Conditions:   Shoulder Injury Related to Vaccine Administration;   Erosion, Localized Intervention:   Diagnostic Test: Ultrasound Shoulder and Immunological Phenotyping by FACS Sponsor:   University Hospital, Basel, Switzerland Completed
Source: ClinicalTrials.gov - Category: Research Source Type: clinical trials
BOSTON (CBS) – Kids are visiting their pediatricians less often than they did a decade ago. That’s according to a study published in JAMA Pediatrics. Researchers at the University of Pittsburgh found that between 2008 and 2016, “well child” visits increased nearly 10-percent, but that was overshadowed by a 24-percent drop in problem-based visits for illness and injury. Perhaps better preventative care is keeping kids healthier or providers are providing more support over the phone. But parents may also be avoiding the doctor’s office due to high co-pays and deductibles or may be taking their k...
Source: WBZ-TV - Breaking News, Weather and Sports for Boston, Worcester and New Hampshire - Category: Consumer Health News Authors: Tags: Boston News Health Healthwatch Syndicated CBSN Boston Syndicated Local Dr. Mallika Marshall Health News Source Type: news
You’ve done it! You’ve taken that last birth control pill, removed your IUD, or stopped using your contraceptive method of choice. You’ve made the decision to try to conceive a pregnancy, and while this is an exciting time in your life, it can also feel overwhelming. There is so much advice around fertility and pregnancy, and sifting through it all just isn’t possible. For many mothers, their goals crystallize around ensuring that their baby is healthy. Evidence-based steps that may prevent birth defects January is Birth Defects Prevention Month, so we want to focus on things you can do to reduce th...
Source: Harvard Health Blog - Category: Consumer Health News Authors: Tags: Family Planning and Pregnancy Fertility Vaccines Women's Health Source Type: blogs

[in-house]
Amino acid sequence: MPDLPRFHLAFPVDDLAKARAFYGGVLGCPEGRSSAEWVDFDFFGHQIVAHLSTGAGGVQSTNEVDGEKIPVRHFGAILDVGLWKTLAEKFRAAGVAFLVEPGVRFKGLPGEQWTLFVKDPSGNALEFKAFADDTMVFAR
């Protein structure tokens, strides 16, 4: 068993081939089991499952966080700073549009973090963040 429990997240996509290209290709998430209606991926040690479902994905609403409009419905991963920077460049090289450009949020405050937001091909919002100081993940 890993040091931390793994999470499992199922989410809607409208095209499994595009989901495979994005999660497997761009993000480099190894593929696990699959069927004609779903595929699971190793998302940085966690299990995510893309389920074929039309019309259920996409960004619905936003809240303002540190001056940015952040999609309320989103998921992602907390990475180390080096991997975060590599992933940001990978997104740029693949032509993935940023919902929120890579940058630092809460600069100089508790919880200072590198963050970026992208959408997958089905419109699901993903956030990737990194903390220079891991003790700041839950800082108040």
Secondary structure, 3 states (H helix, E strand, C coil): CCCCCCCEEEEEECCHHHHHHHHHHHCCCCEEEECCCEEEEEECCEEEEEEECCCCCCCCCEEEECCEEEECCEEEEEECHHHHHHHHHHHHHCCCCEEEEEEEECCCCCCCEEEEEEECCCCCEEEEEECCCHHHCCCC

Publication date: 21 January 2020Source: Cell Reports, Volume 30, Issue 3Author(s): Felix Horns, Cornelia L. Dekker, Stephen R. QuakeSummaryAntibody memory protects humans from many diseases. Protective antibody memory responses require activation of transcriptional programs, cell proliferation, and production of antigen-specific antibodies, but how these aspects of the response are coordinated is poorly understood. We profile the molecular and cellular features of the antibody response to influenza vaccination by integrating single-cell transcriptomics, longitudinal antibody repertoire sequencing, and antibody binding mea...
Source: Cell Reports - Category: Cytology Source Type: research
CONCLUSION We identified a population of HCV-specific CD4+ T cells with a follicular T helper cell signature that is maintained after therapy-induced elimination of persistent infection and may constitute an important target population for vaccination efforts to prevent reinfection and immunotherapeutic approaches for persistent viral infections.FUNDING Deutsche Forschungsgemeinschaft (DFG, German Research Foundation), the National Institute of Allergy and Infectious Diseases (NIAID), the European Union, the Berta-Ottenstein-Programme for Advanced Clinician Scientists, and the ANRS.
Source: Journal of Clinical Investigation - Category: Biomedical Science Authors: Source Type: research